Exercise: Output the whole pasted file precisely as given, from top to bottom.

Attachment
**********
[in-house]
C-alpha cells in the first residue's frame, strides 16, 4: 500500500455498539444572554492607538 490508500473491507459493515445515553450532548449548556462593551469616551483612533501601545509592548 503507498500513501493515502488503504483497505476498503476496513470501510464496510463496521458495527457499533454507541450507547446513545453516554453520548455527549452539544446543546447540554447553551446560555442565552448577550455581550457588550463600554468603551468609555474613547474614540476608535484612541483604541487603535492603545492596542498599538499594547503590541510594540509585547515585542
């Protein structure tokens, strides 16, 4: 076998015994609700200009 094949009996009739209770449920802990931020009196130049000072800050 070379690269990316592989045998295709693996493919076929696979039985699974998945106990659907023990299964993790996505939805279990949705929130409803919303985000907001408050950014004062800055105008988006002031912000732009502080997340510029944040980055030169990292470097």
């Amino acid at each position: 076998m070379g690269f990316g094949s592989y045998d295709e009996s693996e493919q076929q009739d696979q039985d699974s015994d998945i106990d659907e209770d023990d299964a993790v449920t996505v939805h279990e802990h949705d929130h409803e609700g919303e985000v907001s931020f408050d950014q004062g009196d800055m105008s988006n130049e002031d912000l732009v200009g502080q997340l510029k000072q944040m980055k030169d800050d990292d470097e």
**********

[in-house]
C-alpha cells in the first residue's frame, strides 16, 4: 500500500455498539444572554492607538 490508500473491507459493515445515553450532548449548556462593551469616551483612533501601545509592548 503507498500513501493515502488503504483497505476498503476496513470501510464496510463496521458495527457499533454507541450507547446513545453516554453520548455527549452539544446543546447540554447553551446560555442565552448577550455581550457588550463600554468603551468609555474613547474614540476608535484612541483604541487603535492603545492596542498599538499594547503590541510594540509585547515585542
């Protein structure tokens, strides 16, 4: 076998015994609700200009 094949009996009739209770449920802990931020009196130049000072800050 070379690269990316592989045998295709693996493919076929696979039985699974998945106990659907023990299964993790996505939805279990949705929130409803919303985000907001408050950014004062800055105008988006002031912000732009502080997340510029944040980055030169990292470097």
């Amino acid at each position: 076998m070379g690269f990316g094949s592989y045998d295709e009996s693996e493919q076929q009739d696979q039985d699974s015994d998945i106990d659907e209770d023990d299964a993790v449920t996505v939805h279990e802990h949705d929130h409803e609700g919303e985000v907001s931020f408050d950014q004062g009196d800055m105008s988006n130049e002031d912000l732009v200009g502080q997340l510029k000072q944040m980055k030169d800050d990292d470097e």